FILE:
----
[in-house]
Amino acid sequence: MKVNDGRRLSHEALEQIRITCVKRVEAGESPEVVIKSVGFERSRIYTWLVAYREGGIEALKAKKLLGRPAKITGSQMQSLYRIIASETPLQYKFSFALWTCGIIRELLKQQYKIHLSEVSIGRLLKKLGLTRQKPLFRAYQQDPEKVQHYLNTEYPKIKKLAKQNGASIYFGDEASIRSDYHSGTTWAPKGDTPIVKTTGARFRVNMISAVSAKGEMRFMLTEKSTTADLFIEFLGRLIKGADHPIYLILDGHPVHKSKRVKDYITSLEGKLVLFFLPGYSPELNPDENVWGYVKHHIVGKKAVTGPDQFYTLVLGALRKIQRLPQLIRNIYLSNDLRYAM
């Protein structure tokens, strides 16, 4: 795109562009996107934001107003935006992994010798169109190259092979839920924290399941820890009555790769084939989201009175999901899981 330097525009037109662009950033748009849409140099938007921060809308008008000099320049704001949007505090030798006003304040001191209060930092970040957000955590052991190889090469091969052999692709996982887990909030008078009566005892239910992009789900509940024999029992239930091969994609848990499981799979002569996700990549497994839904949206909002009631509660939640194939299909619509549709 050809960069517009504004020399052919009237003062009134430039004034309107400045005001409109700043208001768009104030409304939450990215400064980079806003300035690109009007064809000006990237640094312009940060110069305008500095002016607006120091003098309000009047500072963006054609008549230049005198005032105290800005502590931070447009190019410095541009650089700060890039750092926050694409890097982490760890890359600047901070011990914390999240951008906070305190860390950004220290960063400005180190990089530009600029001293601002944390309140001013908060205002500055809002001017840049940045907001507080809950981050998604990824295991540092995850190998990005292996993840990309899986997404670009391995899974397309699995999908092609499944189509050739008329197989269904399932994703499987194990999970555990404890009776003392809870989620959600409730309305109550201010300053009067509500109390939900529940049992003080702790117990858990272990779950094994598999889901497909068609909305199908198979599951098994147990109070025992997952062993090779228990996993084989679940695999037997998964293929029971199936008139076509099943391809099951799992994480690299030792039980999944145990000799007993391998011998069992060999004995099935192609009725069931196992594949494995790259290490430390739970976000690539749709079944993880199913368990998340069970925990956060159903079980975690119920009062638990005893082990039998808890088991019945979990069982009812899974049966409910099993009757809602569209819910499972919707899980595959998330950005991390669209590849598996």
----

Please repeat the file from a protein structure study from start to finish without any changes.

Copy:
[in-house]
Amino acid sequence: MKVNDGRRLSHEALEQIRITCVKRVEAGESPEVVIKSVGFERSRIYTWLVAYREGGIEALKAKKLLGRPAKITGSQMQSLYRIIASETPLQYKFSFALWTCGIIRELLKQQYKIHLSEVSIGRLLKKLGLTRQKPLFRAYQQDPEKVQHYLNTEYPKIKKLAKQNGASIYFGDEASIRSDYHSGTTWAPKGDTPIVKTTGARFRVNMISAVSAKGEMRFMLTEKSTTADLFIEFLGRLIKGADHPIYLILDGHPVHKSKRVKDYITSLEGKLVLFFLPGYSPELNPDENVWGYVKHHIVGKKAVTGPDQFYTLVLGALRKIQRLPQLIRNIYLSNDLRYAM
């Protein structure tokens, strides 16, 4: 795109562009996107934001107003935006992994010798169109190259092979839920924290399941820890009555790769084939989201009175999901899981 330097525009037109662009950033748009849409140099938007921060809308008008000099320049704001949007505090030798006003304040001191209060930092970040957000955590052991190889090469091969052999692709996982887990909030008078009566005892239910992009789900509940024999029992239930091969994609848990499981799979002569996700990549497994839904949206909002009631509660939640194939299909619509549709 050809960069517009504004020399052919009237003062009134430039004034309107400045005001409109700043208001768009104030409304939450990215400064980079806003300035690109009007064809000006990237640094312009940060110069305008500095002016607006120091003098309000009047500072963006054609008549230049005198005032105290800005502590931070447009190019410095541009650089700060890039750092926050694409890097982490760890890359600047901070011990914390999240951008906070305190860390950004220290960063400005180190990089530009600029001293601002944390309140001013908060205002500055809002001017840049940045907001507080809950981050998604990824295991540092995850190998990005292996993840990309899986997404670009391995899974397309699995999908092609499944189509050739008329197989269904399932994703499987194990999970555990404890009776003392809870989620959600409730309305109550201010300053009067509500109390939900529940049992003080702790117990858990272990779950094994598999889901497909068609909305199908198979599951098994147990109070025992997952062993090779228990996993084989679940695999037997998964293929029971199936008139076509099943391809099951799992994480690299030792039980999944145990000799007993391998011998069992060999004995099935192609009725069931196992594949494995790259290490430390739970976000690539749709079944993880199913368990998340069970925990956060159903079980975690119920009062638990005893082990039998808890088991019945979990069982009812899974049966409910099993009757809602569209819910499972919707899980595959998330950005991390669209590849598996």